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Firefighters and Homeowners Face Danger on All Sides : Responses: Early hope in the Hidden Valley battle turns to despair as winds buffet new fires in Simi Valley, Santa Paula and Ojai.

October 28, 1993|DARYL KELLEY | TIMES STAFF WRITER

As Ventura County's long day of fire and smoke began, 600 firefighters battling a single blaze north of Hidden Valley had reason to hope they would gain control in the hours to come.

But by 2:30 a.m., two more fires had erupted near Simi Valley and Santa Paula. A fourth started by midmorning near Ojai. And in the harrowing hours that followed, firestorms threatened the length of the county, charring more than 25,000 acres by nightfall and forcing evacuations of hundreds of residents.

Throughout the day, scenes from the fire lines chronicled the despair and hope of firefighters and residents alike as they coped with threats from all sides.

'It's Going All the Way'

The nature of the first fire, the Hidden Valley blaze, changed suddenly about 1:30 a.m. Wednesday, as fierce Santa Ana winds began to gust up to 50 m.p.h. and push it toward Point Mugu.

A 50-foot wall of flame marched southwest in the hills between Lynn and Potrero roads just east of Newbury Park, coming within about 25 feet of newer, tile-roofed homes.

At the same time, word spread throughout the command post that two more fires had erupted in Ventura County. The quiet confidence of the early evening turned grim.

"No one's going home anytime soon," county fire spokesman Alan Campbell said as Plan 4, a call for every county firefighter to report immediately, was ordered.

Assistant Chief Dave Festerling immediately, but grudgingly, dispatched strike teams from his fire to each of the new fires--one in the Box Canyon area south of Simi Valley, the other near Santa Paula.

Meanwhile, the Hidden Valley fire, suddenly fanned by sharp gusts, crossed Potrero Road.

"It's going all the way to the ocean," Campbell said.

What to Take Along

In nearby Newbury Park, Dean Lappinga and his wife had gone to sleep Tuesday night after news reports reassured them that the fire was still hovering miles to the east.

But at 2:45 a.m., sheriff's deputies banged on the Lappingas' front door, warning them to be ready to evacuate.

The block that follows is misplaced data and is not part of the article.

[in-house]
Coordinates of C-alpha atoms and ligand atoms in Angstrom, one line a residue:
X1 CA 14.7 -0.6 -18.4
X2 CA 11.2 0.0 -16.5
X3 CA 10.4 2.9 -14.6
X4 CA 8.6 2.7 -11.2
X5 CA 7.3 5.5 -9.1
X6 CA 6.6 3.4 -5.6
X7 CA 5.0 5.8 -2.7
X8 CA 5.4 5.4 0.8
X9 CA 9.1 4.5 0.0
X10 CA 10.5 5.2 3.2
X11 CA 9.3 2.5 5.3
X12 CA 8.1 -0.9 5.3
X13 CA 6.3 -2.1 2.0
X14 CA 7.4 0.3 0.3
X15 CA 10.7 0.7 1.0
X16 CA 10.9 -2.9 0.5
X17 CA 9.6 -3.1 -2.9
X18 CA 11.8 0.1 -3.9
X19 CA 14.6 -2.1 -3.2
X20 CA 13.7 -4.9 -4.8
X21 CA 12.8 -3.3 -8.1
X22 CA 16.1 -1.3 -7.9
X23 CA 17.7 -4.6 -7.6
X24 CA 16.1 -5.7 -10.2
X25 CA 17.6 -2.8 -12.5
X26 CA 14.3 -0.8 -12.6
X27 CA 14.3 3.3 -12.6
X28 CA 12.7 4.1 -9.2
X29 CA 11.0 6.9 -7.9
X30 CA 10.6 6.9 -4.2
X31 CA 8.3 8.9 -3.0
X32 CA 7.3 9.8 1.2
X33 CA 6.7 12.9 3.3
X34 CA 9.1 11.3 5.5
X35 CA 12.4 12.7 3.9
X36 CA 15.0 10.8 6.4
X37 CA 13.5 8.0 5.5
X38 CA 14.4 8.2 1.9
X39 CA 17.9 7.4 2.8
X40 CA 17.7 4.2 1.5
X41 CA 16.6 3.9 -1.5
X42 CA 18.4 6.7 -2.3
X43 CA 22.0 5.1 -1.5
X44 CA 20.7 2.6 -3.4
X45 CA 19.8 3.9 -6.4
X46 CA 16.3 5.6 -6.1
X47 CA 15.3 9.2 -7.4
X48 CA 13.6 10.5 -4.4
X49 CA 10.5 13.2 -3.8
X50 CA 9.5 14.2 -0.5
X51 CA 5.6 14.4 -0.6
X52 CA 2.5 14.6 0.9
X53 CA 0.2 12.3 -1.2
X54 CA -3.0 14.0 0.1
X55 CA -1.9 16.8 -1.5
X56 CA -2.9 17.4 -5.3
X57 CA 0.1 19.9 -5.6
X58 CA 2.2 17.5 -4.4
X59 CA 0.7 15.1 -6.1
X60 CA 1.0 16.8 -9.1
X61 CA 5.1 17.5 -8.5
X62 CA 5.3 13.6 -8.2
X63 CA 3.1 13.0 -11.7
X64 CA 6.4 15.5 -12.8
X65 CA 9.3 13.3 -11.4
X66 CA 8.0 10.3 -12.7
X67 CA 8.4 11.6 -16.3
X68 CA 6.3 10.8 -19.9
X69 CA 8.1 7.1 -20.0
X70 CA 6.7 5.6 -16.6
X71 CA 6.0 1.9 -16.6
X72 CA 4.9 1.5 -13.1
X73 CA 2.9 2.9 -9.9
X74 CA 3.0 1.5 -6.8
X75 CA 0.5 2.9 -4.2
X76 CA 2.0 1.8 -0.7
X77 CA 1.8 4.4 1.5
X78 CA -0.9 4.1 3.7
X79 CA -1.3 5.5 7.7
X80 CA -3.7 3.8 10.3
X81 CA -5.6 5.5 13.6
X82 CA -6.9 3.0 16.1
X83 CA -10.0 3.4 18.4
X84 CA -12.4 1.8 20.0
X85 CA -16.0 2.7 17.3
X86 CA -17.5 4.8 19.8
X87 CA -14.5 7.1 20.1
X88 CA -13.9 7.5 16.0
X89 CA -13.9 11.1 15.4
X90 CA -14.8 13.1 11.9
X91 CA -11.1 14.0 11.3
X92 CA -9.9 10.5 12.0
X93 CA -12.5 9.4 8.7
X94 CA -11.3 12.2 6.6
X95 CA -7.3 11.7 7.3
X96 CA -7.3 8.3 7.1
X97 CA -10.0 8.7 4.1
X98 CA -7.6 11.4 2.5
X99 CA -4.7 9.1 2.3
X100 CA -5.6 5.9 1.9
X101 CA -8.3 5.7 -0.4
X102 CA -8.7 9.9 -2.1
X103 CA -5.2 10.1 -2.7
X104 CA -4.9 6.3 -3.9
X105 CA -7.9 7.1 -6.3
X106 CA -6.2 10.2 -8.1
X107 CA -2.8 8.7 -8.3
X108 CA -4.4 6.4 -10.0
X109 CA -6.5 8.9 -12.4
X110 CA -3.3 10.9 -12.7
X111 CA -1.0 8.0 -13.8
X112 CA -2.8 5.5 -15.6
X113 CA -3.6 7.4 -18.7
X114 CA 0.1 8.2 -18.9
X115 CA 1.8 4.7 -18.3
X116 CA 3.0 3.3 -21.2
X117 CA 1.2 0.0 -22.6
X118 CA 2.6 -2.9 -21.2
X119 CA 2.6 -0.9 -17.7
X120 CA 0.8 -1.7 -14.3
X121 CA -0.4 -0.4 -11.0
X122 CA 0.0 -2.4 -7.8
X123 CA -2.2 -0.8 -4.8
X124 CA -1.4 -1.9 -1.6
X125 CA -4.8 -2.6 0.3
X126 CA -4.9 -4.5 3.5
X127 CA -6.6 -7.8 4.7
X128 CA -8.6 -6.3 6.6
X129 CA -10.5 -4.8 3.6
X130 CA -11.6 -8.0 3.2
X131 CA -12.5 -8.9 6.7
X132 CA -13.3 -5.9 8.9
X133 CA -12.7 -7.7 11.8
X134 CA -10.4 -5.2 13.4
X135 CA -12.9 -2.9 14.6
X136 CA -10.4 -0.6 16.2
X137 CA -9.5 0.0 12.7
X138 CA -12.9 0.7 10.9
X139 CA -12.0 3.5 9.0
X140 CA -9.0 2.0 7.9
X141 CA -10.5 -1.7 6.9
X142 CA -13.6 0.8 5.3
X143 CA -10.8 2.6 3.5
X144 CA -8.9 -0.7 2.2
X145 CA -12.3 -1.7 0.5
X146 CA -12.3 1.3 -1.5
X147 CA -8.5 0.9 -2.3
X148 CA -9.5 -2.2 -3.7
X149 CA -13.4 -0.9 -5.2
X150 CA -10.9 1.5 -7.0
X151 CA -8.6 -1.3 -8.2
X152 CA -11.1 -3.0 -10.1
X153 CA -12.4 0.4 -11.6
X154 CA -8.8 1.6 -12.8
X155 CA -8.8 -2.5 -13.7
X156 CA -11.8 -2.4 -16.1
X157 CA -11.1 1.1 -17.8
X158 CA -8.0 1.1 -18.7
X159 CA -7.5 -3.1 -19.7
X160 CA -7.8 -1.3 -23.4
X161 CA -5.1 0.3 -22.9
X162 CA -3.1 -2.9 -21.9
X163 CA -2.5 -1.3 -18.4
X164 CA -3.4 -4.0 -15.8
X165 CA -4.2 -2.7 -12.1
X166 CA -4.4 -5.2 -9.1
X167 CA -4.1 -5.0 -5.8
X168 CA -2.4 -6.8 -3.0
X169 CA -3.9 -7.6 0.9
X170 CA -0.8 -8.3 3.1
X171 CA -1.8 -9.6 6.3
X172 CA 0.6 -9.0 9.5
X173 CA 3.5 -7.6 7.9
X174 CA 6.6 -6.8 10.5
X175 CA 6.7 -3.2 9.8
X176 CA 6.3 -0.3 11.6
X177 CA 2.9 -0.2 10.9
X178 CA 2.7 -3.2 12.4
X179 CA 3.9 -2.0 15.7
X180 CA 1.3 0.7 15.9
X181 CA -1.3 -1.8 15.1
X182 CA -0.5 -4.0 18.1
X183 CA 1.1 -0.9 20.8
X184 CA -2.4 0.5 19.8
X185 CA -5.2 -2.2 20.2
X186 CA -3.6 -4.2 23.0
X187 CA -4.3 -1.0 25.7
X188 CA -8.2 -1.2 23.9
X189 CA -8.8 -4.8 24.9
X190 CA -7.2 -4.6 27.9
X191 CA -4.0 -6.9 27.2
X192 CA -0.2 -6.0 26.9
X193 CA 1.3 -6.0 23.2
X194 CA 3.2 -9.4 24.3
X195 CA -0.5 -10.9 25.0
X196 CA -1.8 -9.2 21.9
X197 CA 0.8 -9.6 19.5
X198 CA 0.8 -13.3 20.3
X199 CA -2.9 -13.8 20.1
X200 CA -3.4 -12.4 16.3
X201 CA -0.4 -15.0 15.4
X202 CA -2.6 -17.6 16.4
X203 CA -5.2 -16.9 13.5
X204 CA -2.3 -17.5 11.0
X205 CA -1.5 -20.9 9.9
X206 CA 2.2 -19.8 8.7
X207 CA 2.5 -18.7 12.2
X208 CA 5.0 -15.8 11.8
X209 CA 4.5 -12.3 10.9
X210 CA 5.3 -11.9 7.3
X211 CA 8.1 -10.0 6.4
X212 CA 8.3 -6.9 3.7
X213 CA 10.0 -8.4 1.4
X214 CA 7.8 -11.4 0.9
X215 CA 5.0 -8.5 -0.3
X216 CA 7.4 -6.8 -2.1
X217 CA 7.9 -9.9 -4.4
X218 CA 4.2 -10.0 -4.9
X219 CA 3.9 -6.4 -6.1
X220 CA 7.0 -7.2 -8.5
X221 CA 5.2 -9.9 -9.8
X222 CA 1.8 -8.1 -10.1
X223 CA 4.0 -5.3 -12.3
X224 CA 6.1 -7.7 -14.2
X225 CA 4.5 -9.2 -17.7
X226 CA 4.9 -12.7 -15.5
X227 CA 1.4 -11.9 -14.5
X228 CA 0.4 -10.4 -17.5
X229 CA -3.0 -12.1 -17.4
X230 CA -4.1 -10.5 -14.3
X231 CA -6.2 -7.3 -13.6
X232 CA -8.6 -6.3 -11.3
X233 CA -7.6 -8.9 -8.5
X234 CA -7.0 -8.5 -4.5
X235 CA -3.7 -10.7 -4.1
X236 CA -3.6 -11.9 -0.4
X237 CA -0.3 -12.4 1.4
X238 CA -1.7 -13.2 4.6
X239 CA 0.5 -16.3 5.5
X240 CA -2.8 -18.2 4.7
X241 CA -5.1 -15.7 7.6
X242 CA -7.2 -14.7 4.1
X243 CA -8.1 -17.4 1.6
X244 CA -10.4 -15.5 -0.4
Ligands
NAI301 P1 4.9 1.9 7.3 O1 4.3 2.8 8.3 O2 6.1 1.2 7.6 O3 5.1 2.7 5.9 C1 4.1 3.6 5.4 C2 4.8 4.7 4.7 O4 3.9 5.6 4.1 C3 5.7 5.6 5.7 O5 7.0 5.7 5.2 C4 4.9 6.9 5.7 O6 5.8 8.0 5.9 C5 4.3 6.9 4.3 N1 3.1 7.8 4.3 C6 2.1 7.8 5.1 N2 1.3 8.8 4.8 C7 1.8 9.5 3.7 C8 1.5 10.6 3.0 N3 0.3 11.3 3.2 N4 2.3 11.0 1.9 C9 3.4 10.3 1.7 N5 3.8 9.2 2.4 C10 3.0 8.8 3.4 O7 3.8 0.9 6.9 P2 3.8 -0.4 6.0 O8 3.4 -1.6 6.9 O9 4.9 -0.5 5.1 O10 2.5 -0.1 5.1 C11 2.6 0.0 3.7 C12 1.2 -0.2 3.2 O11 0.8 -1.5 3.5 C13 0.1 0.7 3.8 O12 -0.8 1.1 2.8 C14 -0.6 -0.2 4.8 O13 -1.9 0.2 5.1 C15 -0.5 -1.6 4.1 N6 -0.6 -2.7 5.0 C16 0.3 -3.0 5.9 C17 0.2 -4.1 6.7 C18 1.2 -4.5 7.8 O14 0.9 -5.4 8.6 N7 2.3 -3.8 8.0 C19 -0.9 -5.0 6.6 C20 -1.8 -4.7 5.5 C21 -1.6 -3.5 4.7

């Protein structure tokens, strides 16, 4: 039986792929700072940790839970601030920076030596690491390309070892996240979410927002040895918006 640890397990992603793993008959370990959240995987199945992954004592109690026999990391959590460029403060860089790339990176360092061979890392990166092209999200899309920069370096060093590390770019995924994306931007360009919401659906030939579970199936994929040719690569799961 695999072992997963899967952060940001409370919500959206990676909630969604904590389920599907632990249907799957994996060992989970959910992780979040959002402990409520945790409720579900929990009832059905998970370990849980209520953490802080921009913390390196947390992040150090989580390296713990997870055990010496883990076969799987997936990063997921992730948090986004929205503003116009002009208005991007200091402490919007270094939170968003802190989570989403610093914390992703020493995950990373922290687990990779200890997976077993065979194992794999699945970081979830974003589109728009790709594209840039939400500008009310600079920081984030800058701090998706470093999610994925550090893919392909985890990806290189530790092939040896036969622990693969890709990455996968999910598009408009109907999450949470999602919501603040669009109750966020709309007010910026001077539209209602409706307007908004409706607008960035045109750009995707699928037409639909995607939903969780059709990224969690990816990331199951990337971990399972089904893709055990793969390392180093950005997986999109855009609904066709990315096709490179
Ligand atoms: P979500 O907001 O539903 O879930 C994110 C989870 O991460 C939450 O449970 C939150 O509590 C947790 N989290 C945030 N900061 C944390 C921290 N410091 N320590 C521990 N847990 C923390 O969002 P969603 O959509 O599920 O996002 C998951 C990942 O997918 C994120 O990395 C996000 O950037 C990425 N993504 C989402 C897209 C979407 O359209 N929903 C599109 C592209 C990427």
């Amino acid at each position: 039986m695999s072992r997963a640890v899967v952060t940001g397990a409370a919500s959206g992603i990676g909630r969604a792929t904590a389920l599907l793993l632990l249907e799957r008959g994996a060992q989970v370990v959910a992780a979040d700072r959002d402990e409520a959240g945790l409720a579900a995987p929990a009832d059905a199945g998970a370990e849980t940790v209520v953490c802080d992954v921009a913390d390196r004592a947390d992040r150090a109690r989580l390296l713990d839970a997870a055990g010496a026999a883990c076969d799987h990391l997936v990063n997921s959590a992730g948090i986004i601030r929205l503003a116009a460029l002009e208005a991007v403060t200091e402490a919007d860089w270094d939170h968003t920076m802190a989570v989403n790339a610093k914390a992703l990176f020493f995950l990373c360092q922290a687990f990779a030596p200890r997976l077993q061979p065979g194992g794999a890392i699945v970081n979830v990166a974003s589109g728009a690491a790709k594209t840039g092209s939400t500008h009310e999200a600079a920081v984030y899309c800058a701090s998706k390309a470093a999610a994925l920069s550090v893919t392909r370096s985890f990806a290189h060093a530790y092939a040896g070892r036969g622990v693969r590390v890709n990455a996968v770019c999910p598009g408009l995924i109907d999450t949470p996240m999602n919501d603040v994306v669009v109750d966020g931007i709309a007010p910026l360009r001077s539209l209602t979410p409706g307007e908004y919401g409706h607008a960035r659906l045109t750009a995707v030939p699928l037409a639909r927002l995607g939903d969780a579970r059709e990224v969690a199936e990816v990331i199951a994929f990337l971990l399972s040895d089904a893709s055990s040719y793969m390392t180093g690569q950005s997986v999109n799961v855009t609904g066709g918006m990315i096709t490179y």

"I heard them pounding and I looked out the window," the 31-year-old Lappinga said, "and all I could see was the mountain all red behind me." His 4-year-old daughter, Tiffany, looked out the window and began to cry.

The Lappingas gathered their two children, pet rat and two dogs and got ready to flee.

"You get that fear that runs through you when you think, 'My house is going to go. What am I going to take?,' " he said. They loaded sleeping bags and photo albums into the back of their pickup truck.

Although the Lappingas' street was only one block north of burning hillsides, neighbors there felt safe enough to stand on their lawns all night watching the mountains burn.

"It was like a block party," Lappinga said.

Naval Base on Alert

Just before dawn, the Hidden Valley fire roared down a final hillside across Pacific Coast Highway from the Point Mugu Naval Air Weapons Station firing range--three-quarters of a mile from the base's main structures.

The firing range was evacuated at 8:10 a.m. and all ammunition removed.

"We don't anticipate evacuating the base, but we have everyone standing by," said Cmdr. John Kelley, base executive officer. About 600 base residences were notified of the fire through a closed-circuit television channel.

"At about 6:30 we watched it just sweep down the mountain," CHP Officer Mike Robbins said. "If you can imagine it, the entire hillside was solid burning flame. It was incredible."

Renee Groux was one of four firefighters from Point Mugu who tried to protect the communications facilities on the hillside.

"It came at us and it was intense and it was hot," she said. "At one point, we got real nervous, because it was bearing down on us. But we stood our ground."

Scorched but Standing

Down Pacific Coast Highway toward Malibu, on a hilltop up Deer Creek Road, real estate broker Richard Jenson also counted himself among the stout-hearted and fortunate.

All but three of Jenson's 96 acres burned. But the three acres left unscathed are around his house, which was scorched but still standing.

Awakened at 5:30 a.m. by smoke as fire swept up the hill toward his house, Jenson called fire officials early and was told no one could respond.

"We were 10 minutes away from leaving when we saw three or four yellow (fire) trucks pull up about 7:30. These guys saved the day," Jenson said of the Ventura County Fire Department.

A resident of the ranch for 8 1/2 years, it was his second fire, but "this fire was much worse."

Jenson videotaped the whole thing.

"It comes right at you. You panic. You don't what to do. So you videotape it," he said looking into the scorched canyon.

It reminded him, he said, of "a crater on the moon."

'Our Place for 80 Years'

Six hours had passed since a small fire first ignited at Steckel Park north of Santa Paula. Since then, the stiff morning winds had swept the blaze west onto Jack and Josie Willett's 150-acre ranch off Wheeler Canyon Road.

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